Pinot Noir is the third most frequent variety on the red wine paper of the MW exam (behind Cabernet Sauvignon and Syrah). Eighteen Pinot Noirs have appeared across 9 of the last 13 papers. With 8 from Burgundy, 8 from the New World, and two from other Old World regions. Being such a classic variety, the ability to both identify Pinot Noir blind and justify why is an essential skill. Below are some general pointers that can help do this. Not all 10 pointers will necessarily be found in every Pinot; and, this is by no means an exhaustive list–10 is just a nice number. In The Drinks Business Pinot Noir Masters 2014, it is suggested that, whatever the price point, a good Pinot should combine either red or black fruits (or both), a relatively light body, a smooth texture, and a refreshing finish.
- Pale colour
Pinot noir is by no means the only pale coloured grape–Nebbiolo, Grenache, and Gamay also fit into this camp–but it is a big clue.
- Perfumed and distinctive with an array of aromatics
It’s not often you struggle to find the aromas in a glass of Pinot Noir. Some are highly scented and perfumed. Others are just very expressive. Former perfumer and wine industry consultant Alexandre Schmitt says Pinot Noir is his favourite grape variety because of it’s nuanced aromas. See below for typical characters.
- Red fruits, particularly strawberry
That’s not to say you can’t find black fruits. But, red fruit, strawberry in particular, is by far the dominant primary fruit character generally found in Pinot Noir. In Wine Myths and Reality Benjamin Lewin MW has a nice section on the Aromas of grapes and wine that talks about the specific chemical coumpounds that give Pinot this character.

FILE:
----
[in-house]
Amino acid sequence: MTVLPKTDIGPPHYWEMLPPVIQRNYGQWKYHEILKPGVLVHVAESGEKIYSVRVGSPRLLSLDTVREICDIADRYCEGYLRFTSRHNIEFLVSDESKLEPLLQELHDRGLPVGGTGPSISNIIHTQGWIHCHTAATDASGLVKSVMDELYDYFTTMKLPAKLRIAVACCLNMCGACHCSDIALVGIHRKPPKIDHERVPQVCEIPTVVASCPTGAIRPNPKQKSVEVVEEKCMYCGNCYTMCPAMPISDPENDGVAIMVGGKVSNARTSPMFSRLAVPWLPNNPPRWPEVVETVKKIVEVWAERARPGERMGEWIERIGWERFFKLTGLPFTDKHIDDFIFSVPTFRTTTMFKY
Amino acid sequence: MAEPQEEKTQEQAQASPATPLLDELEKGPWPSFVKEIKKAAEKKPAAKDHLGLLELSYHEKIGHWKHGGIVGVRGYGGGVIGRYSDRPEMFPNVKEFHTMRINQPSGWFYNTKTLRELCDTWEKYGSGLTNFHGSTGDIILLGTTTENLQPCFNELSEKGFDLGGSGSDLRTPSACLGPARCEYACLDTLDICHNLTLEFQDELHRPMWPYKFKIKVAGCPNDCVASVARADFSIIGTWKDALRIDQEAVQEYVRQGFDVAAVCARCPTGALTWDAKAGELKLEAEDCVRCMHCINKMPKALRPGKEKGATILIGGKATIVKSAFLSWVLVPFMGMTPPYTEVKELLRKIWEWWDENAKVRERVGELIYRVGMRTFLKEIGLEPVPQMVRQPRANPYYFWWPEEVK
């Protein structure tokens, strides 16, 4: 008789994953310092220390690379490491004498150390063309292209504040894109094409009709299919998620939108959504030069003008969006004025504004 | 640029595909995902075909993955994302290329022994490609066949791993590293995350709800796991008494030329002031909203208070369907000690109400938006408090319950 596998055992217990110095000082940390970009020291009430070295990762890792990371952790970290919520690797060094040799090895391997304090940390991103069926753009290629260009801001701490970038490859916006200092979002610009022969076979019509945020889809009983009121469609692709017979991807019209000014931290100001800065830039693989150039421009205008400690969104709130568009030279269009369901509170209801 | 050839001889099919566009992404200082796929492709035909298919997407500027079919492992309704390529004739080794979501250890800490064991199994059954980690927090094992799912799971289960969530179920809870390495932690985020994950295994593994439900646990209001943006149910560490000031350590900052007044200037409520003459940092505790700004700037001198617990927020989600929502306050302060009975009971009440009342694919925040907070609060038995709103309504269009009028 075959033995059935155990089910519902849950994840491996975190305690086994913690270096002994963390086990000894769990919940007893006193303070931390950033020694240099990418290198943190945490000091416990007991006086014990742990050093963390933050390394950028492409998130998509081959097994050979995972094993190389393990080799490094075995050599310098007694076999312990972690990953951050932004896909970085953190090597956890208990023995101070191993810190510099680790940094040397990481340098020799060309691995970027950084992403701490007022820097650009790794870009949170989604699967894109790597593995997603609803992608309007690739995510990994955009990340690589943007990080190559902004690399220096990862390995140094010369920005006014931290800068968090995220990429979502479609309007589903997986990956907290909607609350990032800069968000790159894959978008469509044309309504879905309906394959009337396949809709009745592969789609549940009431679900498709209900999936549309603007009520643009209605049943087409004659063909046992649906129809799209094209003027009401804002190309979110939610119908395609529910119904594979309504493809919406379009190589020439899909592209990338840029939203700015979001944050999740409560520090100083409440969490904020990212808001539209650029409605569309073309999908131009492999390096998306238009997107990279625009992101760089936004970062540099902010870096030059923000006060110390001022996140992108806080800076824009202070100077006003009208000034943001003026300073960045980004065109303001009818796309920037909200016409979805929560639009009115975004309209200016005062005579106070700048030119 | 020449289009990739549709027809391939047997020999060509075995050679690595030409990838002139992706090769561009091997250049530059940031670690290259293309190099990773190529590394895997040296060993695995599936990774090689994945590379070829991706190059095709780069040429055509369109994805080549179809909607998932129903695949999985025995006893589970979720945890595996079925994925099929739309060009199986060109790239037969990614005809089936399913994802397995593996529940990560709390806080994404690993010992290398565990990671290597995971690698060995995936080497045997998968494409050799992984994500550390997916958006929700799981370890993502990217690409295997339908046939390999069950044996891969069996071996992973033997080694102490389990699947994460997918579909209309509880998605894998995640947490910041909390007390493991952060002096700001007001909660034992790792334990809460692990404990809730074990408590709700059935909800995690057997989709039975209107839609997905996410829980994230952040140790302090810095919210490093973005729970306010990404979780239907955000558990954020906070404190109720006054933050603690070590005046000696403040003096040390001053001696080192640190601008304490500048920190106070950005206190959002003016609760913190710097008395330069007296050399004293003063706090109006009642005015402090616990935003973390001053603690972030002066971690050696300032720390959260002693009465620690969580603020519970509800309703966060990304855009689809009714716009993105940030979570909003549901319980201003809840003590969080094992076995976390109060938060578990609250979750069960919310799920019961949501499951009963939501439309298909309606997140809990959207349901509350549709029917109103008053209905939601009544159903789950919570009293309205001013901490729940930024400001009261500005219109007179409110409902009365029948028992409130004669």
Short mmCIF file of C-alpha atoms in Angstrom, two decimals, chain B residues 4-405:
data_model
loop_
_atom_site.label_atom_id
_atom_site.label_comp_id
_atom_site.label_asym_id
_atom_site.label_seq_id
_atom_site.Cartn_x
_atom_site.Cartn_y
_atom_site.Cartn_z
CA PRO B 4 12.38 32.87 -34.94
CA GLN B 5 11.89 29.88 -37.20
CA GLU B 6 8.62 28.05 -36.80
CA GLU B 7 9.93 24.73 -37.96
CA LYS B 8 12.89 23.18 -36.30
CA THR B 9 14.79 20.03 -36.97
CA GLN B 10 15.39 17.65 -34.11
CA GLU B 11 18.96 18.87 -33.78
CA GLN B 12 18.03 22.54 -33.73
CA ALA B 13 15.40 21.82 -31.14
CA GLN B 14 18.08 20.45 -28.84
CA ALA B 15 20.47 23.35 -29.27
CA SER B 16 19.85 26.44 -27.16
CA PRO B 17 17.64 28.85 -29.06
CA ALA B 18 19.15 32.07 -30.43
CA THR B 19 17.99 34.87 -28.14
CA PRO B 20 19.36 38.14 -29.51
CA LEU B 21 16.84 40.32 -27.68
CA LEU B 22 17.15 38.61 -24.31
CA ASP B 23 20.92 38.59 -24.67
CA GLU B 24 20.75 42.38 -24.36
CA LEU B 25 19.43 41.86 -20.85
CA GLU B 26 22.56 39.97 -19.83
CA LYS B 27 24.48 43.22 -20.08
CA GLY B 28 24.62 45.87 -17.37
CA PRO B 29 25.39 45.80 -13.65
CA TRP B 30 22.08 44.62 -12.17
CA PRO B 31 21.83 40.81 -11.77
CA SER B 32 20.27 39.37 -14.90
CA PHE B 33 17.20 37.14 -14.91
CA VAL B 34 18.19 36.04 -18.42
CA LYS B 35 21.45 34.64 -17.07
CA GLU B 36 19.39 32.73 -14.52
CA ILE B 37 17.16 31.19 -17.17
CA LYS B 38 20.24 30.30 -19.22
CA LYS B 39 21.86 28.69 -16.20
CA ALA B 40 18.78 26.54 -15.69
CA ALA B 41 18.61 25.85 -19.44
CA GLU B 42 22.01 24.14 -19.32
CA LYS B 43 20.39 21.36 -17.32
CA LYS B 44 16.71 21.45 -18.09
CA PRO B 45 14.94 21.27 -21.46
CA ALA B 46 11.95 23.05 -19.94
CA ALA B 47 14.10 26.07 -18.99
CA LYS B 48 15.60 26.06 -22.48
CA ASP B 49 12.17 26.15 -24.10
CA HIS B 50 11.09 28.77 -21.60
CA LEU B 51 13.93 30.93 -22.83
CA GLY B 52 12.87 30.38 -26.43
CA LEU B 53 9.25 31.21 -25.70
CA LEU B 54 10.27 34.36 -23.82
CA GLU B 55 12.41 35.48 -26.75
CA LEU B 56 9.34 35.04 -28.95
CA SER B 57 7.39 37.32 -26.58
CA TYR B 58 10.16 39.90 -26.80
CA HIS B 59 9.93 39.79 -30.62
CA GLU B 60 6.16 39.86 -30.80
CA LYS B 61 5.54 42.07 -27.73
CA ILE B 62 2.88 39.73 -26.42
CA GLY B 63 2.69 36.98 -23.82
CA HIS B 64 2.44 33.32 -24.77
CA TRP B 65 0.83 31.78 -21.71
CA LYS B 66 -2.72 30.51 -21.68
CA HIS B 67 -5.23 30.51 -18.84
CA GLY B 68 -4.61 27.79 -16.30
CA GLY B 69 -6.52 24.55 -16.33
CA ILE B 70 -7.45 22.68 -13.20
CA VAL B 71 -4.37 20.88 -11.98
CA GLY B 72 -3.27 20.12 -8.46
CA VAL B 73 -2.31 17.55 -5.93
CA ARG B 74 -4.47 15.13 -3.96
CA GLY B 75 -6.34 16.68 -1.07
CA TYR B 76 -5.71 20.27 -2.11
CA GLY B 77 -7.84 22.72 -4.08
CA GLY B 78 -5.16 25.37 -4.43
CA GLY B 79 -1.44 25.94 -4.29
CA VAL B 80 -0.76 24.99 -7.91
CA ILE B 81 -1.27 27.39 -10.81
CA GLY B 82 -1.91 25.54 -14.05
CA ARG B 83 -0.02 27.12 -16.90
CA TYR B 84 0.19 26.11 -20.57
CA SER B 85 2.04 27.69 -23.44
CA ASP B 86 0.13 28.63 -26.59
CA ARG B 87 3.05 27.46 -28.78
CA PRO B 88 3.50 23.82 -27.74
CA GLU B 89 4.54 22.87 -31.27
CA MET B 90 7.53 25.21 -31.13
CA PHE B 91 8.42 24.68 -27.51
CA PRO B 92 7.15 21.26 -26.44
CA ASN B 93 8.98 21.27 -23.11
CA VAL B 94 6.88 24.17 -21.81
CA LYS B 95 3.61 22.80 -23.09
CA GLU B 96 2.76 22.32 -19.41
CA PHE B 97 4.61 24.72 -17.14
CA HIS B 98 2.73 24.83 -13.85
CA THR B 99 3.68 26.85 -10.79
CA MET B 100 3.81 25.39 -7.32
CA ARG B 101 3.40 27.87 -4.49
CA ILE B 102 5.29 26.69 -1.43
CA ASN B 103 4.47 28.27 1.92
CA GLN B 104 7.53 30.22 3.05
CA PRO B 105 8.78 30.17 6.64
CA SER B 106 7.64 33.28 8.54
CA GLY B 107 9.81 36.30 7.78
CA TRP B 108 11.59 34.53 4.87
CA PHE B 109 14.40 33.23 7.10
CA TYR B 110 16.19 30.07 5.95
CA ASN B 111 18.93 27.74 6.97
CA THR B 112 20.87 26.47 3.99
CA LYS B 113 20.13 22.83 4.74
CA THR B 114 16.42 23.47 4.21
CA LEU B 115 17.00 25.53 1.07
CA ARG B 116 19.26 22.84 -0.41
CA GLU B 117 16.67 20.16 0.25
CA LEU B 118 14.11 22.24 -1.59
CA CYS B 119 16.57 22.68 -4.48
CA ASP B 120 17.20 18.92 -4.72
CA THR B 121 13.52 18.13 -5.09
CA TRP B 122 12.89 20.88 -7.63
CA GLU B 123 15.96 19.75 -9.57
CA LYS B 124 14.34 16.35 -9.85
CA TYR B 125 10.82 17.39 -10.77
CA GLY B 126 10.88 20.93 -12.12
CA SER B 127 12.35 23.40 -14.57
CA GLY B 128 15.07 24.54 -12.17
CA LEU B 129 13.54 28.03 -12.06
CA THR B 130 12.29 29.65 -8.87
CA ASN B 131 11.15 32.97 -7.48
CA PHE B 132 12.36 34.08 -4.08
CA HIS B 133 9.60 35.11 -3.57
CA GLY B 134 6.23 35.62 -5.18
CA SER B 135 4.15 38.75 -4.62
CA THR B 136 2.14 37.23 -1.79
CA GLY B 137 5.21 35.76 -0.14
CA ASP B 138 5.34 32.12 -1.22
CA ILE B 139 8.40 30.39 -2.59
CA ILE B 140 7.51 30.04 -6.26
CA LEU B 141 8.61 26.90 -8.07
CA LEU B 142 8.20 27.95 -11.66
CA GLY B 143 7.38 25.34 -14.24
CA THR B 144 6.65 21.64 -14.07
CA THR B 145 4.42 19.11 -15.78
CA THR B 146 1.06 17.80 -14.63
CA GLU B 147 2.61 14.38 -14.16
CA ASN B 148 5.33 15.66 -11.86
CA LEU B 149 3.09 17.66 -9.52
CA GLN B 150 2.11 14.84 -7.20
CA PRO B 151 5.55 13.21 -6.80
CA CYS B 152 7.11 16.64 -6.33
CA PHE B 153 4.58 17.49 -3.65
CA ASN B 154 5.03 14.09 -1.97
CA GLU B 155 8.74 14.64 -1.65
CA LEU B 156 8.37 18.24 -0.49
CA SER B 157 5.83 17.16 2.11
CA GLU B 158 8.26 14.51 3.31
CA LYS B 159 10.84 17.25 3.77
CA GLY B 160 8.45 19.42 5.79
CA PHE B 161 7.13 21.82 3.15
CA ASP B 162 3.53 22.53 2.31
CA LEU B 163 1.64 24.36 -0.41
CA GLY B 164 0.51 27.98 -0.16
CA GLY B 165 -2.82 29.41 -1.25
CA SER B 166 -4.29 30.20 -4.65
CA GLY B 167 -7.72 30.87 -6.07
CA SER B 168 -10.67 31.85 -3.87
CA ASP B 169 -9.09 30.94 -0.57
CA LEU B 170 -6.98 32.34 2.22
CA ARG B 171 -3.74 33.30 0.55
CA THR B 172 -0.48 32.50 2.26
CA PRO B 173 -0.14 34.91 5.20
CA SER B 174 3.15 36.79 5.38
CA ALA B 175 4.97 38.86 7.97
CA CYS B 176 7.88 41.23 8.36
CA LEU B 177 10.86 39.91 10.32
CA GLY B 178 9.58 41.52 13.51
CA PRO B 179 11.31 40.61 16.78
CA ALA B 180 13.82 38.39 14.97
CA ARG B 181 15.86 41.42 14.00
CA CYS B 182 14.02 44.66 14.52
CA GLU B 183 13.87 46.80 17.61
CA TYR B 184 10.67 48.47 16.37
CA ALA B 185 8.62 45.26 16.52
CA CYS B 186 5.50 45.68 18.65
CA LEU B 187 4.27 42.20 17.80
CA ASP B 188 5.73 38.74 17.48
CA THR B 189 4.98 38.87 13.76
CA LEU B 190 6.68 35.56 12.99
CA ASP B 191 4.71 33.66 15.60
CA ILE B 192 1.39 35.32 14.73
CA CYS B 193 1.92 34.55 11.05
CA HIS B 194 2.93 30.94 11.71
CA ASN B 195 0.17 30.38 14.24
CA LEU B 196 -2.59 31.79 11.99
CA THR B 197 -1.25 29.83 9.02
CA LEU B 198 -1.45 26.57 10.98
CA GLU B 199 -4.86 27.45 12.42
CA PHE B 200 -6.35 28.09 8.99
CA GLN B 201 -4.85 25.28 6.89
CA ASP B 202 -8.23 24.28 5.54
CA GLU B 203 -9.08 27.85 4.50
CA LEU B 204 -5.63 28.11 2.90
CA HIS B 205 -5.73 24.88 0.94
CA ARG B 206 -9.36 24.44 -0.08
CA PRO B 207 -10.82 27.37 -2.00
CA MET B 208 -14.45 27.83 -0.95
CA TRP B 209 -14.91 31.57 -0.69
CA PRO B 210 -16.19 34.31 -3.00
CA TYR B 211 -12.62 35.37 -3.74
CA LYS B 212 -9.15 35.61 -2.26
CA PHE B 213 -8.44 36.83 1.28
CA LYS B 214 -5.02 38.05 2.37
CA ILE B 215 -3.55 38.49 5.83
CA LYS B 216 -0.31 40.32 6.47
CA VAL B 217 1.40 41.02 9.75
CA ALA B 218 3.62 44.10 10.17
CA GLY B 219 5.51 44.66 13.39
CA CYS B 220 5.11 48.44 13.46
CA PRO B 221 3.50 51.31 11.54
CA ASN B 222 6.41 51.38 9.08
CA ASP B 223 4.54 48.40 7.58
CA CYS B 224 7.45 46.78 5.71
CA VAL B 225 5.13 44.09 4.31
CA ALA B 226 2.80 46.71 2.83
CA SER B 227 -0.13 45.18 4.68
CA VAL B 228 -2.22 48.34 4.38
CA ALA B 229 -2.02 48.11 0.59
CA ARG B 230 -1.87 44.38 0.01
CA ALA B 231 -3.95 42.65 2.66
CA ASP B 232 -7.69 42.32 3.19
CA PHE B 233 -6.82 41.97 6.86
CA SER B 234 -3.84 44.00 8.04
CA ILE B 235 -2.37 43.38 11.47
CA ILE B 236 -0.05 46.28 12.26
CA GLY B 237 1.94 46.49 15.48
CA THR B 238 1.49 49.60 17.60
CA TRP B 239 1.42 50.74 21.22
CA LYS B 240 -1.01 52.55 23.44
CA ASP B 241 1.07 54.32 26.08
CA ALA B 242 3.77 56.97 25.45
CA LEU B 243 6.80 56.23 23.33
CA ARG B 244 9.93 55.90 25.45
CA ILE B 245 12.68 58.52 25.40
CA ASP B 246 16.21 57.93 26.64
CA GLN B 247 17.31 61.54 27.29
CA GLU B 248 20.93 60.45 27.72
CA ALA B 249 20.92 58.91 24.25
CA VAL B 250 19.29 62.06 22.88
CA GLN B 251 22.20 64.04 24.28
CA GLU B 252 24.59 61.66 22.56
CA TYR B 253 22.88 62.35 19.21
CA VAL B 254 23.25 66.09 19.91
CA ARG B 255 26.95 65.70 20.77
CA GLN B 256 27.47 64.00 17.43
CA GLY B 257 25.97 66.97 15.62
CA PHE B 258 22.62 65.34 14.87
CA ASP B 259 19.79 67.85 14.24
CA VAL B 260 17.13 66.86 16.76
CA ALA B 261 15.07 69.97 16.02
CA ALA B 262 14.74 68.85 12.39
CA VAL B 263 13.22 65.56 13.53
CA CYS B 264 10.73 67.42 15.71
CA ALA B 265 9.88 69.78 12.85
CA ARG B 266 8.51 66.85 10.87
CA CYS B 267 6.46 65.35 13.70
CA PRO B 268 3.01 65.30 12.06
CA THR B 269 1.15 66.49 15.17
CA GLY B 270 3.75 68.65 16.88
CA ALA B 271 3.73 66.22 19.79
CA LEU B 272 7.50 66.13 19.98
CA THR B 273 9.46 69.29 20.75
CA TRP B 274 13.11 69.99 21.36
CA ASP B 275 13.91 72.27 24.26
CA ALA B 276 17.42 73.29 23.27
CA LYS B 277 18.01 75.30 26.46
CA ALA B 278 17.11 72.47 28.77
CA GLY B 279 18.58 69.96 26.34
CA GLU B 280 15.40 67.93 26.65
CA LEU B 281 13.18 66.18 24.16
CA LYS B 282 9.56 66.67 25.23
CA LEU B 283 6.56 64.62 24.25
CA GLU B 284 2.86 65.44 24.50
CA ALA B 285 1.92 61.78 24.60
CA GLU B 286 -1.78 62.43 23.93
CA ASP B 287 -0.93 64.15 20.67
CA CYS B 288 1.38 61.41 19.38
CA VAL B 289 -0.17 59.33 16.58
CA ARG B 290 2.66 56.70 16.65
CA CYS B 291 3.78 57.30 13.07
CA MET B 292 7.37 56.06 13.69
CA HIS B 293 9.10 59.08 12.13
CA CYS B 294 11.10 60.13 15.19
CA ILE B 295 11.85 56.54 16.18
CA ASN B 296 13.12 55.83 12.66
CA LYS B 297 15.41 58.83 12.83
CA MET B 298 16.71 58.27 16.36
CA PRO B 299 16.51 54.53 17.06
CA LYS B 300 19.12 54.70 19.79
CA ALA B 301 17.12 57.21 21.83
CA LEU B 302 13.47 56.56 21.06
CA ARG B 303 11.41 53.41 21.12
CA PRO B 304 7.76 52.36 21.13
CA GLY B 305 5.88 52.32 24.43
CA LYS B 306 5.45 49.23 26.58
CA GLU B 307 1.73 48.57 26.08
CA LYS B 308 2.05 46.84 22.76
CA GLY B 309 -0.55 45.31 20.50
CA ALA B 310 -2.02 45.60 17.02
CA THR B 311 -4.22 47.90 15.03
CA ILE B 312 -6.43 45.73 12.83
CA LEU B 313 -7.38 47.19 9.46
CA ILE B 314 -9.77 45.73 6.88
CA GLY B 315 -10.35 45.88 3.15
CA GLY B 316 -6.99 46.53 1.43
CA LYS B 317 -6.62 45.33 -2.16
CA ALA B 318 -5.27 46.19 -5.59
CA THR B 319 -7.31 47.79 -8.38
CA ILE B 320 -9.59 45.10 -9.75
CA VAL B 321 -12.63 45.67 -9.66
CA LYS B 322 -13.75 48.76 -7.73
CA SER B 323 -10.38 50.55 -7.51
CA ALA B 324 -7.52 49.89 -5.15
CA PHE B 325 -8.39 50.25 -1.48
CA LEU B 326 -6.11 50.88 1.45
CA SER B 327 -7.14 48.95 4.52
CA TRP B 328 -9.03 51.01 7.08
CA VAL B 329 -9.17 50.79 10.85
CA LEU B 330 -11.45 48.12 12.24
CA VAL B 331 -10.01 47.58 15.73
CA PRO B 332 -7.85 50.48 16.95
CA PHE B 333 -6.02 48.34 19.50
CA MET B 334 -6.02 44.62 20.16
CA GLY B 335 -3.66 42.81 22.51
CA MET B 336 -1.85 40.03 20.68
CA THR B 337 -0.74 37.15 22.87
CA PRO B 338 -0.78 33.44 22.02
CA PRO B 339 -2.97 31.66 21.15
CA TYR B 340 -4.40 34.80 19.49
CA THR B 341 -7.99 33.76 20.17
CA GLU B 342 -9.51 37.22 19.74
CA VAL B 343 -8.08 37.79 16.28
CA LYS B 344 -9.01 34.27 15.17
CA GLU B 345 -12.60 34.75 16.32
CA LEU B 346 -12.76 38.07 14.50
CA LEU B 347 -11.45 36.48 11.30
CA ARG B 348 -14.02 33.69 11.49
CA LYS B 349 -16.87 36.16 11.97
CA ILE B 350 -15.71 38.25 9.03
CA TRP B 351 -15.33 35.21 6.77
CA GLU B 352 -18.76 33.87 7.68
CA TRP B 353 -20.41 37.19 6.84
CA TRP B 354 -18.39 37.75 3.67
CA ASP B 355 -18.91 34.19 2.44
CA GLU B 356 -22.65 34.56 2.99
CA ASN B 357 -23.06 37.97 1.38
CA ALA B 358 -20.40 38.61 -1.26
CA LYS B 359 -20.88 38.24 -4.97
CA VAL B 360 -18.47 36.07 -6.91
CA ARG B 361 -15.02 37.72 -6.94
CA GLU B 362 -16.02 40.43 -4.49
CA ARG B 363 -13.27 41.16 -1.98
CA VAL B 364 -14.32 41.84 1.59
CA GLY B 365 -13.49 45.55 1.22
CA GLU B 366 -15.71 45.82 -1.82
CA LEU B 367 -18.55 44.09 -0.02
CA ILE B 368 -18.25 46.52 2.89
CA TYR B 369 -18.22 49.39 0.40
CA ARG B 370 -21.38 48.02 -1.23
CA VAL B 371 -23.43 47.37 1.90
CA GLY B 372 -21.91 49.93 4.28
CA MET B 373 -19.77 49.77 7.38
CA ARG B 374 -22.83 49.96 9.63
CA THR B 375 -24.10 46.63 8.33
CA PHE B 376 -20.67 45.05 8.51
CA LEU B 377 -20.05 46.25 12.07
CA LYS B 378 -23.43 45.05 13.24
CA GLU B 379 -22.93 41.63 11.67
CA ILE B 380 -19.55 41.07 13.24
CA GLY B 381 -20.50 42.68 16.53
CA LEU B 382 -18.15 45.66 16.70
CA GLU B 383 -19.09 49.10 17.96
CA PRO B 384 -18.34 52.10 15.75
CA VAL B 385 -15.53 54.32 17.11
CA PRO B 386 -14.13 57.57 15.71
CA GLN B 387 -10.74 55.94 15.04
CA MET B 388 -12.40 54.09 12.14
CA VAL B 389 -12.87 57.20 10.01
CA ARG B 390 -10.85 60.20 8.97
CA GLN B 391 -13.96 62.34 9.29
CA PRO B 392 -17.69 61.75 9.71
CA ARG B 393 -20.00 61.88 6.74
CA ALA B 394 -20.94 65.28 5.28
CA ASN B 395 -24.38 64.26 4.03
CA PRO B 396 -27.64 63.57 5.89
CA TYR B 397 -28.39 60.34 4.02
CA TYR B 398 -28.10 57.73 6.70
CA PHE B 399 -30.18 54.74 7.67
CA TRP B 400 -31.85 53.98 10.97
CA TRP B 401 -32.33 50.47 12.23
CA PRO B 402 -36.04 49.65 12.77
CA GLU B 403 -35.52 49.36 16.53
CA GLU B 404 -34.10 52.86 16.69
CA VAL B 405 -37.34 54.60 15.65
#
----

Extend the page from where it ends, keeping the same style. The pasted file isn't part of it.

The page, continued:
- Undergrowth, forrest floor, Sois bous, woodsmoke, game
With a bit of age, good Pinots will take on aromas and flavours along the lines of those listed above while still retaining a fruity character.
- Silky smooth
There are tannic and rustic Pinot Noirs. I’ve seen some good tasters call a flight of Burgundy Nebbiolo from Piedmont. However, the vast majority, even the very tannic ones, have a smoothness to them. In The Wine Experience, Gerard Basset MW MS describes the best Pinots as being round or supple with a silky, velvety texture.
- Fruit Sweetness
The primary fruit in Pinot is inherently sweet. It’s not often, except in perhaps some of the coolest Burgundy vintages, that you’d see tart or sour fruits in Pinot Noir like you do in say Sangiovese or Nebbiolo. Richard Bamfield MW comments that while it can finish dry and mouthwatering the attack at the front of the palate typically has more sweetness than other grapes. And is one of the characteristics of Pinot that makes it so attractive.
- Power without weight
Even the fullest bodied Pinot Noirs would only be medium bodied stood next to an inky Malbec from Mendoza. Yet, despite its relatively light body, Pinot Noir can have a very intense, powerful level of flavour. A little bit like Riesling in white wine. Allen Meadows of the Burghound refers to this as power without weight and says Volnay is the ultimate expression of this. Similarly, Mark Savage MW talks about a weightless of good Pinot.
- Fresh, bright acid
Pinot noir inherently tends to higher acid. Combined with the cool climate needed to grow Pinot Noir well it’s not surprising that most examples, even many of the ripe ones, retain an elevated level of fresh, bright acid.
Most Pinot Noirs have an easy to enjoy appeal about them. Possibly a combination of their perfumed aromatics, sweet fruit, smooth tannins, and overall lightness and freshness.
The Drinks Business Pinot Noir Masters 2014, suggests a good Pinot should have an open, pretty nose; an attractive, smooth texture; and, enough freshness to ensure the drinker wants more. Something echoed by Oz Clarke in Grapes & Wines where he says there’s something moutherwatering about Pinot that makes you want to go back to the glass again and again.